Her racing resume showed promise, but dreams of a future racing NASCAR were unlikely, as they are for any aspiring racer.

Racing at any level is expensive, and Jessica Murphy’s family felt the strain of her racing career, which was based at New Smyrna Speedway. They might not have to worry about that anymore.

Murphy, who lives in Groveland, was selected last week as one of 30 drivers invited to NASCAR’s Drive for Diversity Combine at Motor Mile Speedway in Virginia. The combine will take place on October 19 and 20, and from it NASCAR will select 10 drivers to enter its Drive for Diversity program, in which NASCAR hopes to provide female and minority drivers with an inlet into professional racing.

“They’re giving me a great opportunity,” Murphy said.

Murphy began racing quartermidgets when she was six years old. The quartermidget track at New Smyrna Speedway hadn’t been built yet, so she raced in Ocoee at a track that no longer exists. Her father raced, and after a while two racers in the family became too complicated, so Murphy took a break.

At 12 years old, Murphy returned to the sport and raced Bandoleros. In 2002, she won six races in just 10 starts. Murphy won the New Smyrna Speedway track championship in the Pro Truck division in 2007, and last year she began racing late models.

“It’s just, it’s real fun,” said Murphy, who is 19. “You meet new people. I just like going fast.”

Several months ago, Murphy said someone at New Smyrna Speedway submitted her name to NASCAR. She interviewed, and then applied for the program.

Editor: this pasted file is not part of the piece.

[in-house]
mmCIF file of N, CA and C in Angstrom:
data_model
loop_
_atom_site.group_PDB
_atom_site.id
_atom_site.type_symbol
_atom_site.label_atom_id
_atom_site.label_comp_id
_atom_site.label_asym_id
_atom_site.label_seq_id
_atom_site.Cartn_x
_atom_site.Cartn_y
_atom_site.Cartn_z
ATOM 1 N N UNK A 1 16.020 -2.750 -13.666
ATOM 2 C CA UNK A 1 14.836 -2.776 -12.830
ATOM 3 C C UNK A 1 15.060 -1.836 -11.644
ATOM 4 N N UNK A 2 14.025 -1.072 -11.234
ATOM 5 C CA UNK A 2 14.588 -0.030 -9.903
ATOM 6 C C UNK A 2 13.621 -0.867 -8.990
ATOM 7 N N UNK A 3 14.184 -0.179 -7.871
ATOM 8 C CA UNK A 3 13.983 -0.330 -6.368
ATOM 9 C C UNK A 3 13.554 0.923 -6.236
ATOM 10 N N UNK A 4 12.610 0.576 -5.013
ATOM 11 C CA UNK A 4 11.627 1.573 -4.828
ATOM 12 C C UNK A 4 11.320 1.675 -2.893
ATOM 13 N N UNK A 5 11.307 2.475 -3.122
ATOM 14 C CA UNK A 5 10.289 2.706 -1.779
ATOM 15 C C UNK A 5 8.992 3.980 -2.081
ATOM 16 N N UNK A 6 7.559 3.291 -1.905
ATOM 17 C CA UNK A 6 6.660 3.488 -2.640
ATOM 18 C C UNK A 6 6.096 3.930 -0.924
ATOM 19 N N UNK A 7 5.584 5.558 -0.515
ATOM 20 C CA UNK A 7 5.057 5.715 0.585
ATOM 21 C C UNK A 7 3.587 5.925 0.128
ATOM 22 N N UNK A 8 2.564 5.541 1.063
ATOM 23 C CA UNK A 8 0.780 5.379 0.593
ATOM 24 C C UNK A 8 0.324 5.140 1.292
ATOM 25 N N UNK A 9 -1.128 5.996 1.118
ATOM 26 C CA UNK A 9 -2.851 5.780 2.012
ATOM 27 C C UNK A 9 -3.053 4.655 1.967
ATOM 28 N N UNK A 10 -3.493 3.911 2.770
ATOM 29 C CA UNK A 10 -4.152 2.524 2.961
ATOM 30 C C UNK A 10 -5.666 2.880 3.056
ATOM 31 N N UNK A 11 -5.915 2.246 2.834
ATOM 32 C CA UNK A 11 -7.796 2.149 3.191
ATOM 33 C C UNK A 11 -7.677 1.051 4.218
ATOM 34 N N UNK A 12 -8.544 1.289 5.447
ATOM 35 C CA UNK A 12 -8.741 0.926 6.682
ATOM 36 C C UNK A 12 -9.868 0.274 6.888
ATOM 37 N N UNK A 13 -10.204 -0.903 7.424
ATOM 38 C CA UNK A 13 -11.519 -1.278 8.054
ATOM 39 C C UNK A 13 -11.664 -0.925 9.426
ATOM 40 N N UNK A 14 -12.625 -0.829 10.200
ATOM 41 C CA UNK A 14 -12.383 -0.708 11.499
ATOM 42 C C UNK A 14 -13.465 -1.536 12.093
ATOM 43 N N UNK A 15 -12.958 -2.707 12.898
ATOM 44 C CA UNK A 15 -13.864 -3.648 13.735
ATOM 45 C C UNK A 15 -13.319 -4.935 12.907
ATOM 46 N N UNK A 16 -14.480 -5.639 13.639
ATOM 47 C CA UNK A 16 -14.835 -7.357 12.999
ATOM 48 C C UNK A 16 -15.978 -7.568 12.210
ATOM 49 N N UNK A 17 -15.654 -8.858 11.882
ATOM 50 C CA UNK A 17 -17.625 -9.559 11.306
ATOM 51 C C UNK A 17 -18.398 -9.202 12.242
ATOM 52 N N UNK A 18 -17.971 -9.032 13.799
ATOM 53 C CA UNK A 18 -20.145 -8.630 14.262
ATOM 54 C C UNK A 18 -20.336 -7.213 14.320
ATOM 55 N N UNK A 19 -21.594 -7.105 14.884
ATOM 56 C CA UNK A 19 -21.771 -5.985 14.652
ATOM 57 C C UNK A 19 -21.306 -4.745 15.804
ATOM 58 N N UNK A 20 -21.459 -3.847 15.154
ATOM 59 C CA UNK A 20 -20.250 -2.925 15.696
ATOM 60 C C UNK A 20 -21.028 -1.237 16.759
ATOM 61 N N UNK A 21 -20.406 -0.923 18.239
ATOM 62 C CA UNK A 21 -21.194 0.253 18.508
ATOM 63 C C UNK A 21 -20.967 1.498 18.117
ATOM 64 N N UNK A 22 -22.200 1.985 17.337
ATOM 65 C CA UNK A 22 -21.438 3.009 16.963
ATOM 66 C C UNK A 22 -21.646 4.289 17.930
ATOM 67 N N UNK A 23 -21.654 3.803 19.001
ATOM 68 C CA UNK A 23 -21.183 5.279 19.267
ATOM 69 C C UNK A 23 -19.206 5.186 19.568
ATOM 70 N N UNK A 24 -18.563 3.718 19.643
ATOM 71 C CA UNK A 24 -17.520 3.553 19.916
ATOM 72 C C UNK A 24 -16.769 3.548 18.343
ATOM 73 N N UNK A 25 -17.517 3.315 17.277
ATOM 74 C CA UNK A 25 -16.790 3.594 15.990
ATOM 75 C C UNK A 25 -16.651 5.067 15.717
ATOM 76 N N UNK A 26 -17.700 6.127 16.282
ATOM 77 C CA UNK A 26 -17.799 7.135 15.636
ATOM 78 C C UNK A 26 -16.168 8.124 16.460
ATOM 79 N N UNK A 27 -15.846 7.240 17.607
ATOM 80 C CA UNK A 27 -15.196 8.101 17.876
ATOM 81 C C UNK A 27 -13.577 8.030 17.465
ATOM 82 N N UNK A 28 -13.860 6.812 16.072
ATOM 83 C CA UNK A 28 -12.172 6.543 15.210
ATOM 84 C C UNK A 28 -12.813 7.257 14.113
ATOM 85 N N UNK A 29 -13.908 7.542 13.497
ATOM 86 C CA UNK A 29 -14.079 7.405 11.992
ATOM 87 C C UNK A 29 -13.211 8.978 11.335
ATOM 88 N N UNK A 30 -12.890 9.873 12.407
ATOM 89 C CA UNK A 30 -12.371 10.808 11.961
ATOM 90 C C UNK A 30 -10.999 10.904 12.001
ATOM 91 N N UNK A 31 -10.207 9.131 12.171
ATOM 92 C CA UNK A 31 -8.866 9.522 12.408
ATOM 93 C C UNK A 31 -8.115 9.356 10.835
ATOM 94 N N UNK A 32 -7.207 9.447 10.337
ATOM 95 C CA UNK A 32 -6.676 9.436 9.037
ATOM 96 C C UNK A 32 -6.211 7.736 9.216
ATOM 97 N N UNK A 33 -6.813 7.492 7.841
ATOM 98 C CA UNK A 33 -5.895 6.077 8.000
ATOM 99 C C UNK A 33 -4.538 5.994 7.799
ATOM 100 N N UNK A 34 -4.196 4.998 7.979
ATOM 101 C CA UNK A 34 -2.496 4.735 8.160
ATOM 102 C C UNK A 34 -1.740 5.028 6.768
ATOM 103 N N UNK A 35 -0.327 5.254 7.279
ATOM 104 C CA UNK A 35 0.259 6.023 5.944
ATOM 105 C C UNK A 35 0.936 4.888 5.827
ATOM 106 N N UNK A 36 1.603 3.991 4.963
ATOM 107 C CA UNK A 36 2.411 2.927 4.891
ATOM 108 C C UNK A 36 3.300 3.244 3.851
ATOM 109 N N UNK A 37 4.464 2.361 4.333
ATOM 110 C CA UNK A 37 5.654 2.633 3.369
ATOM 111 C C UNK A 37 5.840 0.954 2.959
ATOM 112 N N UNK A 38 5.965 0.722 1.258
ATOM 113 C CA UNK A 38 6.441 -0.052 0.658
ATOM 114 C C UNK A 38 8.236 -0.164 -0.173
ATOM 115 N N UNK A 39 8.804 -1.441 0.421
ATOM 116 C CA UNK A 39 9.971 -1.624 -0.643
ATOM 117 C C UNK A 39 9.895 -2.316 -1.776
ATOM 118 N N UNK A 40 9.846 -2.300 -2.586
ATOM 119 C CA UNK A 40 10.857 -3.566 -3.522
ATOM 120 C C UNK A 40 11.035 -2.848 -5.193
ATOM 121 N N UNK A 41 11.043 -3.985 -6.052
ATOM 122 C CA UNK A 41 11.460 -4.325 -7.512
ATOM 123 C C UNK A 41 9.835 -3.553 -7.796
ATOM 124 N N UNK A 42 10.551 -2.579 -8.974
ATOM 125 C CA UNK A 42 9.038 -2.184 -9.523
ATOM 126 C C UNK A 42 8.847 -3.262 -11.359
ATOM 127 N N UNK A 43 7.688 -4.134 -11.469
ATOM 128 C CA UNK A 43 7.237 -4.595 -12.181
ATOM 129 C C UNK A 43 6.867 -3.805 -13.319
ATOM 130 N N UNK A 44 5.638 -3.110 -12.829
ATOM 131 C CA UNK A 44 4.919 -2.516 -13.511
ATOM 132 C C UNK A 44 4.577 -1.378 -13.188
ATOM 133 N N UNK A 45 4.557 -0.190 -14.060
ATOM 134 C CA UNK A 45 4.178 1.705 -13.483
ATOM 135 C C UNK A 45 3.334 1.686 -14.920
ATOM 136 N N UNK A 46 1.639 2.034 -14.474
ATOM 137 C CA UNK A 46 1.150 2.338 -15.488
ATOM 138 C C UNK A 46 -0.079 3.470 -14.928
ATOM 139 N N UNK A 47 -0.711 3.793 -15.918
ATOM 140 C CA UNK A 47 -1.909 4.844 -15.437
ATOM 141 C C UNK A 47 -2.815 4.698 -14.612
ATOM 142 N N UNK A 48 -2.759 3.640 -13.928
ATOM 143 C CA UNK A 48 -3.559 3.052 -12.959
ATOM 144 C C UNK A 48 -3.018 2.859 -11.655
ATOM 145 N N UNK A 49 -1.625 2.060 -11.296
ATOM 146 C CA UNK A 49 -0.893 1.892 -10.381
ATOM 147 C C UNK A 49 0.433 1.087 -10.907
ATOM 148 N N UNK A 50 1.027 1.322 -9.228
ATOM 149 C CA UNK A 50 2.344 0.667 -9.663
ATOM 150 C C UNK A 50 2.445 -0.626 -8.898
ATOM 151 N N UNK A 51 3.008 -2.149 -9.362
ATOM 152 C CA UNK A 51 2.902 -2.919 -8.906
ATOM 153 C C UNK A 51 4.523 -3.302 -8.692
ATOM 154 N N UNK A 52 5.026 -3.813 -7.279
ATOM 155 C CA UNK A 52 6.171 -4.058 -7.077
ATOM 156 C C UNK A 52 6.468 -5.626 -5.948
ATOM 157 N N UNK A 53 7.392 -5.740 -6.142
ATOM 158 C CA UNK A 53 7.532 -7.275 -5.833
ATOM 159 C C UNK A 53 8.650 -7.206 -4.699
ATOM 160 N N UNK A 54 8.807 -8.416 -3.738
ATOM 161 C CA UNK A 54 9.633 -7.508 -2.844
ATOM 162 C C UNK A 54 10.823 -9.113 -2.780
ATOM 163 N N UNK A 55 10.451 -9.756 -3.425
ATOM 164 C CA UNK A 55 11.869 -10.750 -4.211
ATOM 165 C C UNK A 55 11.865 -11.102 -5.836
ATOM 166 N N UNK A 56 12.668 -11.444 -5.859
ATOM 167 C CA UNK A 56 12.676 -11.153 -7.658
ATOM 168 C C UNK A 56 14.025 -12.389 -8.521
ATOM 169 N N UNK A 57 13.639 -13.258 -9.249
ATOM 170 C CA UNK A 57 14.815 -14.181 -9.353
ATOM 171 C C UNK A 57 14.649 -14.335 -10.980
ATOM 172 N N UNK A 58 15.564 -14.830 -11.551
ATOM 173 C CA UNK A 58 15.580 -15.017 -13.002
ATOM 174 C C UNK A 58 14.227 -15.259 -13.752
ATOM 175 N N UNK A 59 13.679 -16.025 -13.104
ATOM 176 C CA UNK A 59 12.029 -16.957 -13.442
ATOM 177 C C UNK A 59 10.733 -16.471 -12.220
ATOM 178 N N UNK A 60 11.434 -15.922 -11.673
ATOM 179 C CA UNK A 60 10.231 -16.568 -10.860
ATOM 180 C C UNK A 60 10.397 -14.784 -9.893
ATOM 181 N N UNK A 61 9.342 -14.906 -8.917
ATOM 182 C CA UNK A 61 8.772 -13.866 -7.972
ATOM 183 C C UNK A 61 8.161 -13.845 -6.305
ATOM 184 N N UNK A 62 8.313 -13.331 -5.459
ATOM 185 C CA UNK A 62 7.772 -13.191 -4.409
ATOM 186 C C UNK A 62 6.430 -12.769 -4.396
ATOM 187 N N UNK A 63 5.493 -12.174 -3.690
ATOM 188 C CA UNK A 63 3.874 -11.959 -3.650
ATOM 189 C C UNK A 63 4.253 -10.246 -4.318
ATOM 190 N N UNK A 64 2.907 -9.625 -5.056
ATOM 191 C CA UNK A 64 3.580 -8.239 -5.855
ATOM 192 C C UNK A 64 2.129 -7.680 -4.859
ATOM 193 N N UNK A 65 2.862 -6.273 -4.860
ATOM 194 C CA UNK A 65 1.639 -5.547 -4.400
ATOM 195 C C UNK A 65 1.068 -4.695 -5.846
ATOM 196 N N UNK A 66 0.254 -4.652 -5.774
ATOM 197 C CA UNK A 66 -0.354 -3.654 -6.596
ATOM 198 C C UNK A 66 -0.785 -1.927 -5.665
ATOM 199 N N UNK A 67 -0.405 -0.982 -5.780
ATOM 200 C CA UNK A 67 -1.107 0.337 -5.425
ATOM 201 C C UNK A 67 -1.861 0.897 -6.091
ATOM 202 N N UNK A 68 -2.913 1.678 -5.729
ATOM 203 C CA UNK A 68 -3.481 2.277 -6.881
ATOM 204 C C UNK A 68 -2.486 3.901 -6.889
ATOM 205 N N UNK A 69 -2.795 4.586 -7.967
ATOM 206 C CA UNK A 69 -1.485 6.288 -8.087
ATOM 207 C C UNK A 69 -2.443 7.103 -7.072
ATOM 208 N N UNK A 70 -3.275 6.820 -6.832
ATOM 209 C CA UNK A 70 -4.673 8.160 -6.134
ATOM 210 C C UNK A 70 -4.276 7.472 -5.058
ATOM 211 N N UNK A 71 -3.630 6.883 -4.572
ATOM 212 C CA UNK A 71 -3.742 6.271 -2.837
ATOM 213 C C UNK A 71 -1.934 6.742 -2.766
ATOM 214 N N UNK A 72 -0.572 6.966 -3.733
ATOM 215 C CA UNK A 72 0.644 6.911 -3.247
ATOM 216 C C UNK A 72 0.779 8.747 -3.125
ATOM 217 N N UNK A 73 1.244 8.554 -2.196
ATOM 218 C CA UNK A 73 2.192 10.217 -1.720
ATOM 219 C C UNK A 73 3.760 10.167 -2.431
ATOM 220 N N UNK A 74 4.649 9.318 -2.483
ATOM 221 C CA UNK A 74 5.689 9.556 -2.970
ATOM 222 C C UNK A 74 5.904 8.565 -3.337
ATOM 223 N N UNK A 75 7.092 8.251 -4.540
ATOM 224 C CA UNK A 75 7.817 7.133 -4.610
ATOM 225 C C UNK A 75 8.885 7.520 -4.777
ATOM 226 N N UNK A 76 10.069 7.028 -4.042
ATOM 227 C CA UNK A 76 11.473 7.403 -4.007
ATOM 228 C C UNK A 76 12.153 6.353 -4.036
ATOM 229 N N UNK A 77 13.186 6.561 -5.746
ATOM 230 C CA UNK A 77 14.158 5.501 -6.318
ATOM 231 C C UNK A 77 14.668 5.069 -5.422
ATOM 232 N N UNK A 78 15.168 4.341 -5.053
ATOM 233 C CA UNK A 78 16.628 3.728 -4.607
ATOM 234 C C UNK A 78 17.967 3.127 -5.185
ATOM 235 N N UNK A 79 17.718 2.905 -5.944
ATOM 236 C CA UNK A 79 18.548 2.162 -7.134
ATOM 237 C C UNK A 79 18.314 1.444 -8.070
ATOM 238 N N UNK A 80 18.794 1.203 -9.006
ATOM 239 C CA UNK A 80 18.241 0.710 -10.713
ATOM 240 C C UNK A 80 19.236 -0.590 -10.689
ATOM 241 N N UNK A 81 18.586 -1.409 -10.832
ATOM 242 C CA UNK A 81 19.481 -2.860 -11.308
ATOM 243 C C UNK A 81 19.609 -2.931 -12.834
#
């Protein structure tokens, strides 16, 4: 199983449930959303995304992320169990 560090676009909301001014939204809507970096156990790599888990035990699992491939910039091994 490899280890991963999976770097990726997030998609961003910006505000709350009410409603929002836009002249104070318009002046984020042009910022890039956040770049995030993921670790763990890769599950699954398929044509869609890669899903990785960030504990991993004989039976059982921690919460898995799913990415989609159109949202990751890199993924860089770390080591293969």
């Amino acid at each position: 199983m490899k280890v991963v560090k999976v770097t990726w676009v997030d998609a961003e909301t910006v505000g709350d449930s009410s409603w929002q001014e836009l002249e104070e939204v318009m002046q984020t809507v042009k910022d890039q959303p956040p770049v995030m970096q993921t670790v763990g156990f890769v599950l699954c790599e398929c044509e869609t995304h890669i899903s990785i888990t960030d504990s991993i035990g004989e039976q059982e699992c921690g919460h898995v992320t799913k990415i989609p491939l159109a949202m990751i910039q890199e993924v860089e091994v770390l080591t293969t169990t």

NASCAR began Drive for Diversity in 2004. In the past the program’s participants were paired with teams that competed in the late model series or NASCAR’s regional series. This season the program shifts to Charlotte, where all 10 drivers will race for Revolution Racing, a team created specifically for the program.

Four of the selected drivers will race in the NASCAR Camping World Series and six in the NASCAR Whelen All-American Series racing late models. They’ll all drive identical equipment and have the chance to move up within the organization from late model to Camping World Series competition.

“Five years from now, we’d like to see a number of female and minority drivers competing in the Camping World Truck Series, Nationwide and even the Sprint Cup Series,” said Max Siegel, the CEO of the 909 group, which runs Revolution Racing, when asked what he’d like to see to consider the program successful.

If Murphy impresses the right people, she could be a part of that success.

Back to News